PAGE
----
LTO to implement RFID tags on motor vehicles
News about the Land Transportation Office (LTO) implementing RFID tagging on all motor vehicles this October has been making the rounds of the evening news today.
When I first heard about it on the car’s radio, I was surprised — wow, the LTO is going hi-tech. That should be nice. However, some sectors are blocking this move claiming privacy issues.
Nevertheless, from a technical point of view, I think this move by LTO offers more advantages than disadvantages.
This technology is not really new to Philippine highways. The ePass that thousands of cars use to drive thru tollways (NLEX and SLEX) is powered by RFID.
This October 2009, the Department of Foreign Affairs will also implement RFID on all new Passports (ePassport). If you renew your old green passport, it will be replaced with a brown RFID-tagged passport.
Private schools are already using RFID in student IDs for borrowing books and also gates in the campus have RFID ID Scanners (e.g. Claret School of Quezon City and Colegio de San Juan de Letran).
The clothes that you buy in Bench and other apparel stores are also tagged with RFIDs. Those steel gates at the entrance serve as an RFID scanner.
If the same technology is used for all registered cars, it could be a convenience in so many ways:
- Renewals of vehicle registration could be made faster/easier.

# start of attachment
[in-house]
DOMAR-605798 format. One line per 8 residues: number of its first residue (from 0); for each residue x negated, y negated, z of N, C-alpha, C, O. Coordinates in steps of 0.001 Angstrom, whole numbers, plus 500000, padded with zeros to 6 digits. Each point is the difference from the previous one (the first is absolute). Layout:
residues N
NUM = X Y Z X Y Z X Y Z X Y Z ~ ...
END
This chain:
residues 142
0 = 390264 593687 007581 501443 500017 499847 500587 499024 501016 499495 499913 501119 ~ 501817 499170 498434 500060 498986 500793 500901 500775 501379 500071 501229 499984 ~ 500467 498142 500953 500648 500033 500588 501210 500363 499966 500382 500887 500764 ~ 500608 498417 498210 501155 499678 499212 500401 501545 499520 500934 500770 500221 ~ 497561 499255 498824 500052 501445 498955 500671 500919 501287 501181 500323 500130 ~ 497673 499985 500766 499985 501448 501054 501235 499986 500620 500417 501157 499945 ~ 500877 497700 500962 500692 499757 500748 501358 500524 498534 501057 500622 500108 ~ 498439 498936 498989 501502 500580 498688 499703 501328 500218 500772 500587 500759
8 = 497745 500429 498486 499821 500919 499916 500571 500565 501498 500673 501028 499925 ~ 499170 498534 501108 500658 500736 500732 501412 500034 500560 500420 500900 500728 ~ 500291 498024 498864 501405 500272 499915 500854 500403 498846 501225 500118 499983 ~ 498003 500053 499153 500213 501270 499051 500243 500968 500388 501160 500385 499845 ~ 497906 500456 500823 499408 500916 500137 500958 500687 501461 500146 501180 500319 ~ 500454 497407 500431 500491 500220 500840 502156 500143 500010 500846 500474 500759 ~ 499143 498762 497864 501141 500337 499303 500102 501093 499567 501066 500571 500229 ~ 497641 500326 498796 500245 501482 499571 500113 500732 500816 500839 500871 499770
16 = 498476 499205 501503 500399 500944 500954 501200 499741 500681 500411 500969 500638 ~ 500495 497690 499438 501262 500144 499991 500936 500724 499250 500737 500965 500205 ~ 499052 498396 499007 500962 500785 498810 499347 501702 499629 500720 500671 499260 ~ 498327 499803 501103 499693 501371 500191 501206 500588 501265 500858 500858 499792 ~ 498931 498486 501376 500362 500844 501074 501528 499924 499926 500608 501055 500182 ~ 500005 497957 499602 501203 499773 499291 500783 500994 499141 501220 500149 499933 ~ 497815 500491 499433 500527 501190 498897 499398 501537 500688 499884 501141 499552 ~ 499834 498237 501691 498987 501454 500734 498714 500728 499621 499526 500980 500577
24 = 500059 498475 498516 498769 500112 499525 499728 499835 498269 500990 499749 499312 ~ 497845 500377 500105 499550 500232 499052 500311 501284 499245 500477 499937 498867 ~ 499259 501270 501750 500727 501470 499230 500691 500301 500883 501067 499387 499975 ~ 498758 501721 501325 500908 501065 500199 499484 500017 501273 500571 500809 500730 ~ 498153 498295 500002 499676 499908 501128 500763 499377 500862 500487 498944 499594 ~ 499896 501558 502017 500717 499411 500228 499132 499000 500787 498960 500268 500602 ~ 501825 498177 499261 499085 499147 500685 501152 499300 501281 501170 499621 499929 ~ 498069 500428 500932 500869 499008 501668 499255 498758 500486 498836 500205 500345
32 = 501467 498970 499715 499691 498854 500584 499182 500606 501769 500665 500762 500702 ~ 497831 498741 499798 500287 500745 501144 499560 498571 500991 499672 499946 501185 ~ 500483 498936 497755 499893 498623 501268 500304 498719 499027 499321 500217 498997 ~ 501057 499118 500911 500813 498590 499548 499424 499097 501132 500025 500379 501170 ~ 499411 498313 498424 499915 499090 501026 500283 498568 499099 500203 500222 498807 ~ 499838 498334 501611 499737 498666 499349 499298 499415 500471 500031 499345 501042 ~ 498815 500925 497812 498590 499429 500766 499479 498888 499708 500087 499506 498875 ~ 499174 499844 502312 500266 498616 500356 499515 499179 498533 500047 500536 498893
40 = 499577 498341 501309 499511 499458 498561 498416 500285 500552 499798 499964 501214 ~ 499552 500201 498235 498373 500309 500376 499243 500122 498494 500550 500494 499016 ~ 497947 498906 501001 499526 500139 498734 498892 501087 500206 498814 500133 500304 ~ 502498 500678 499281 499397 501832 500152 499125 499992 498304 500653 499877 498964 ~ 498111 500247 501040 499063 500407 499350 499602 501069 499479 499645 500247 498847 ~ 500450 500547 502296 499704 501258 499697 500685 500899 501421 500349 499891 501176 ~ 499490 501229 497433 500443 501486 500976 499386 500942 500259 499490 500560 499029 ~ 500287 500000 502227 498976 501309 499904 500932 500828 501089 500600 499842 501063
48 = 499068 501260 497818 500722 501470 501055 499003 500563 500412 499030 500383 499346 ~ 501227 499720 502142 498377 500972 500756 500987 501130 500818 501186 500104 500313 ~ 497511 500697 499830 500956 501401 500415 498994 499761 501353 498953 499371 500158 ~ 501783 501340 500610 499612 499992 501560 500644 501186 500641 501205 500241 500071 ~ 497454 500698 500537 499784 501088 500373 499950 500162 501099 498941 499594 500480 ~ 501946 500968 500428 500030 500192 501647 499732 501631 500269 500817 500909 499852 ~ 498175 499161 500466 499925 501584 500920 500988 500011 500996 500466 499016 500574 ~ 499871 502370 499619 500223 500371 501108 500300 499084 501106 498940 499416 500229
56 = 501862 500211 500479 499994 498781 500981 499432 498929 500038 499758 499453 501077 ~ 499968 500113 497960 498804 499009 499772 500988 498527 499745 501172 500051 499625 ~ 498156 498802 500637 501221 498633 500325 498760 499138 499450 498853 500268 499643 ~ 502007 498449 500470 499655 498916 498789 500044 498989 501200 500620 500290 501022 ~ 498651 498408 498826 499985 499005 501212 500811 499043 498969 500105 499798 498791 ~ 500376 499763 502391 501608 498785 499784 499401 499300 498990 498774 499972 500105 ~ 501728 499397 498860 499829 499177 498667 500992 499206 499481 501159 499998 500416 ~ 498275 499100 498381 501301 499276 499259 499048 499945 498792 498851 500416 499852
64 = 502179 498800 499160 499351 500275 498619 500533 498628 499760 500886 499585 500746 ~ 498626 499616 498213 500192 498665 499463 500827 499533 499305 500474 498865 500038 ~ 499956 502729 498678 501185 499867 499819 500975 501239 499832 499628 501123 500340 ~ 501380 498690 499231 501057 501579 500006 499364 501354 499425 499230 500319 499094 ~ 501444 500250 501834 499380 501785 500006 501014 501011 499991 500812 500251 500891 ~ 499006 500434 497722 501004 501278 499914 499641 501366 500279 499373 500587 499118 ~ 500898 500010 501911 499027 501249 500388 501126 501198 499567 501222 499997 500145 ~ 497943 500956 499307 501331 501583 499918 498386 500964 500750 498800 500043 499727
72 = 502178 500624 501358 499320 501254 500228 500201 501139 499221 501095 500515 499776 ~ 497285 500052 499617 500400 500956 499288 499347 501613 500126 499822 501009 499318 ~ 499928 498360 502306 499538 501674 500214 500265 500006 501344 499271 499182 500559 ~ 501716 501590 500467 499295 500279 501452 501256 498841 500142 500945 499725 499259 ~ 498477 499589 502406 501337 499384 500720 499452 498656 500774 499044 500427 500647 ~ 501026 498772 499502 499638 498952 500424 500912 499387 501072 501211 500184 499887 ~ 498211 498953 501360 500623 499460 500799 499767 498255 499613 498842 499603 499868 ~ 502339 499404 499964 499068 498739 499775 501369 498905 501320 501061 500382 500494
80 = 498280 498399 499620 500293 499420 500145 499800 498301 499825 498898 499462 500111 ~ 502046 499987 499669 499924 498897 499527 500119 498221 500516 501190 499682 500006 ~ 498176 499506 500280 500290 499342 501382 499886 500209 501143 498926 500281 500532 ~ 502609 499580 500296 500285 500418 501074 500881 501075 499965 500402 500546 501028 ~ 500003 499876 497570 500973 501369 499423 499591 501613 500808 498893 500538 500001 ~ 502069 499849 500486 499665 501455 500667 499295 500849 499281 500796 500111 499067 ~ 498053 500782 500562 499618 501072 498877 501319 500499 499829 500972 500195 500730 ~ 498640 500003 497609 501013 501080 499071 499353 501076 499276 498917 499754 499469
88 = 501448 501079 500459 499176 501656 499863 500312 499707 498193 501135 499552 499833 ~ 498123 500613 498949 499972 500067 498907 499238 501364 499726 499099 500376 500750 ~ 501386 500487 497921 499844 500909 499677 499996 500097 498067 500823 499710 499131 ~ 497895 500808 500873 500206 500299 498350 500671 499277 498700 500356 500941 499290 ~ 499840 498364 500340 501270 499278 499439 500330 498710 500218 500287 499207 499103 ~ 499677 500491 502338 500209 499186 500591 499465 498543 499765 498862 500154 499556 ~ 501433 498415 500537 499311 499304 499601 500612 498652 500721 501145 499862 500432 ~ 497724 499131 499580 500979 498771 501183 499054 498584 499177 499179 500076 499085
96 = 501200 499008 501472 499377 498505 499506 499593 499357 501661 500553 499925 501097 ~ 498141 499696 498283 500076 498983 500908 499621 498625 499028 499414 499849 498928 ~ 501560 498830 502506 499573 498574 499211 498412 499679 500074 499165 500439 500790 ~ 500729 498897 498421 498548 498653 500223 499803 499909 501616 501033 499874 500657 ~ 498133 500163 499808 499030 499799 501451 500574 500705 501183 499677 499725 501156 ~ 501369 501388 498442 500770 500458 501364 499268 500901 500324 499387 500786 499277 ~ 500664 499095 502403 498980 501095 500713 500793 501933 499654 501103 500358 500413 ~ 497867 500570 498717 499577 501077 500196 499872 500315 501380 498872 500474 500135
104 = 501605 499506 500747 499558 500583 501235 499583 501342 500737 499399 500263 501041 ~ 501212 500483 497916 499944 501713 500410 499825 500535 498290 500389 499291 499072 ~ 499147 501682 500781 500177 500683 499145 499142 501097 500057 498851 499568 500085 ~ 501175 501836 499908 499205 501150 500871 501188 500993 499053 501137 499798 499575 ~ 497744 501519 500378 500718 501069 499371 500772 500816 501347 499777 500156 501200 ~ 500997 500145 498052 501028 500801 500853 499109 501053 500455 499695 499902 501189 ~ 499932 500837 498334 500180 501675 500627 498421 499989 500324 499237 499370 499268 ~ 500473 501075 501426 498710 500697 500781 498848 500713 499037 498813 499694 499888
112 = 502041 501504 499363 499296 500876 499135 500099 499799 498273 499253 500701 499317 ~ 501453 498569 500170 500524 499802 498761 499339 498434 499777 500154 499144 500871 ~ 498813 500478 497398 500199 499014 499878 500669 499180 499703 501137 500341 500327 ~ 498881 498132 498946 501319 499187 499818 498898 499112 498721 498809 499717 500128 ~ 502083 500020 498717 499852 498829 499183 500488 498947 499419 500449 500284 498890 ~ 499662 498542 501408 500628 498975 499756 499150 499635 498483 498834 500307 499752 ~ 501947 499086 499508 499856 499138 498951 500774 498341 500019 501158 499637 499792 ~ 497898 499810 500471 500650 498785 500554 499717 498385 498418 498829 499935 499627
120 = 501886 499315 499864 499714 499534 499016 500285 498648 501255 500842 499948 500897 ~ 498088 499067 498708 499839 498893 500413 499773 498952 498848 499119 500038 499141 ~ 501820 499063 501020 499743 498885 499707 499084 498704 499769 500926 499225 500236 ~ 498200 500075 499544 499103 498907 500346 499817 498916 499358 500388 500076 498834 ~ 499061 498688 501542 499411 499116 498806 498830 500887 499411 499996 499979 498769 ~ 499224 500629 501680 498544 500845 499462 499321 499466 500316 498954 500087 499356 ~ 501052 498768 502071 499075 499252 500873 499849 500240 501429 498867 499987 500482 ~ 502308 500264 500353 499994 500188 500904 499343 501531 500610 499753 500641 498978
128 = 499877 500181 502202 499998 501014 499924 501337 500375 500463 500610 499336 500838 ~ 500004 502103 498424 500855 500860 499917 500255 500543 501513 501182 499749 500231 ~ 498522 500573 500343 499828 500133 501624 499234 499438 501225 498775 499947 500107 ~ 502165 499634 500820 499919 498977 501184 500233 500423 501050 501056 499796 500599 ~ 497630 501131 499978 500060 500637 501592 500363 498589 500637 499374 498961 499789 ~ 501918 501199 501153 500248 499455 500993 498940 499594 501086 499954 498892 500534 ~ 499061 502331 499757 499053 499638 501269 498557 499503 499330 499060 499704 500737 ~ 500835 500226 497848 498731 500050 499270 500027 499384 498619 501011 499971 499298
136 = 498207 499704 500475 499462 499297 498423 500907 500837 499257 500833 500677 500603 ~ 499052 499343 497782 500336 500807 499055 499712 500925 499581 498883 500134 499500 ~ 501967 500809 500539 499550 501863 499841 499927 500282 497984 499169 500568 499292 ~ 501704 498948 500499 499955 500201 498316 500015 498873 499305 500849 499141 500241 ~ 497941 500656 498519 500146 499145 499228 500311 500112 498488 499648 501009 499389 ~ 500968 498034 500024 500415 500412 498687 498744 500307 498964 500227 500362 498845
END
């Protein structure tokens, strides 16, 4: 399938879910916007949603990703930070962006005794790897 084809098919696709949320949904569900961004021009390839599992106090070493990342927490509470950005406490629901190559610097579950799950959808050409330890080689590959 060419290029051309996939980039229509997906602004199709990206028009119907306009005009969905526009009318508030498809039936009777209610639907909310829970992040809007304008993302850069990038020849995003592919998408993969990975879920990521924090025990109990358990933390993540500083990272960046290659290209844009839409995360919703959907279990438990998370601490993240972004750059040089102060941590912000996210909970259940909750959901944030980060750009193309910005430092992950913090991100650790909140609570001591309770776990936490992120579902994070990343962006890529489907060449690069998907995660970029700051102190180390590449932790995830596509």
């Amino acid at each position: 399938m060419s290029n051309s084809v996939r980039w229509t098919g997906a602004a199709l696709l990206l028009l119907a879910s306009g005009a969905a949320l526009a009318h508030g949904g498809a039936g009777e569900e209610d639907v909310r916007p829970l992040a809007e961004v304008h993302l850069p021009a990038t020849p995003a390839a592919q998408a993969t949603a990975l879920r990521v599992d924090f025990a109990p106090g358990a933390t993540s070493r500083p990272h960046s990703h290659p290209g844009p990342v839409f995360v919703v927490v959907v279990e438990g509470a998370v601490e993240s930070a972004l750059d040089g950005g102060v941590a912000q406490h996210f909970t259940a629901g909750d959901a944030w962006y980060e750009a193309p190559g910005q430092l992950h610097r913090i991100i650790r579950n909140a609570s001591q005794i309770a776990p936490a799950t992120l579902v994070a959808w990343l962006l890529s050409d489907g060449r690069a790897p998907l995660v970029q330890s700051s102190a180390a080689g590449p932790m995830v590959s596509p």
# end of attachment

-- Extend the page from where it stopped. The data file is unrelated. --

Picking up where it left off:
- It could also be used to easily identify stolen vehicles.
- All cars can be readily equipped with ePass too — the lines would be faster at the toll gates especially during peak hours. This can also be implemented in parking lots too.
- No need to go to LTO to pay traffic violations. Your RFID could be charged directly (contactless payment) after citation — no more confiscation of driver’s license. That could practically eradicate kotong (what’s the English equivalent?) since traffic cops can no longer blackmail you into going to a 3-day driving seminar in exchange for a small tip.
RFID works like a short-distance radio signal, normally around 10 feet or 3 meters. As such, it cannot be efficiently used to track objects the way GPS can. The issue about privacy is a legitimate concern though.
I still think it’s a good move, though. From reports I’ve heard, the tags will cost motorists around Php400 a pop. I thought that’s a bit expensive since RFID tags are really cheap nowadays.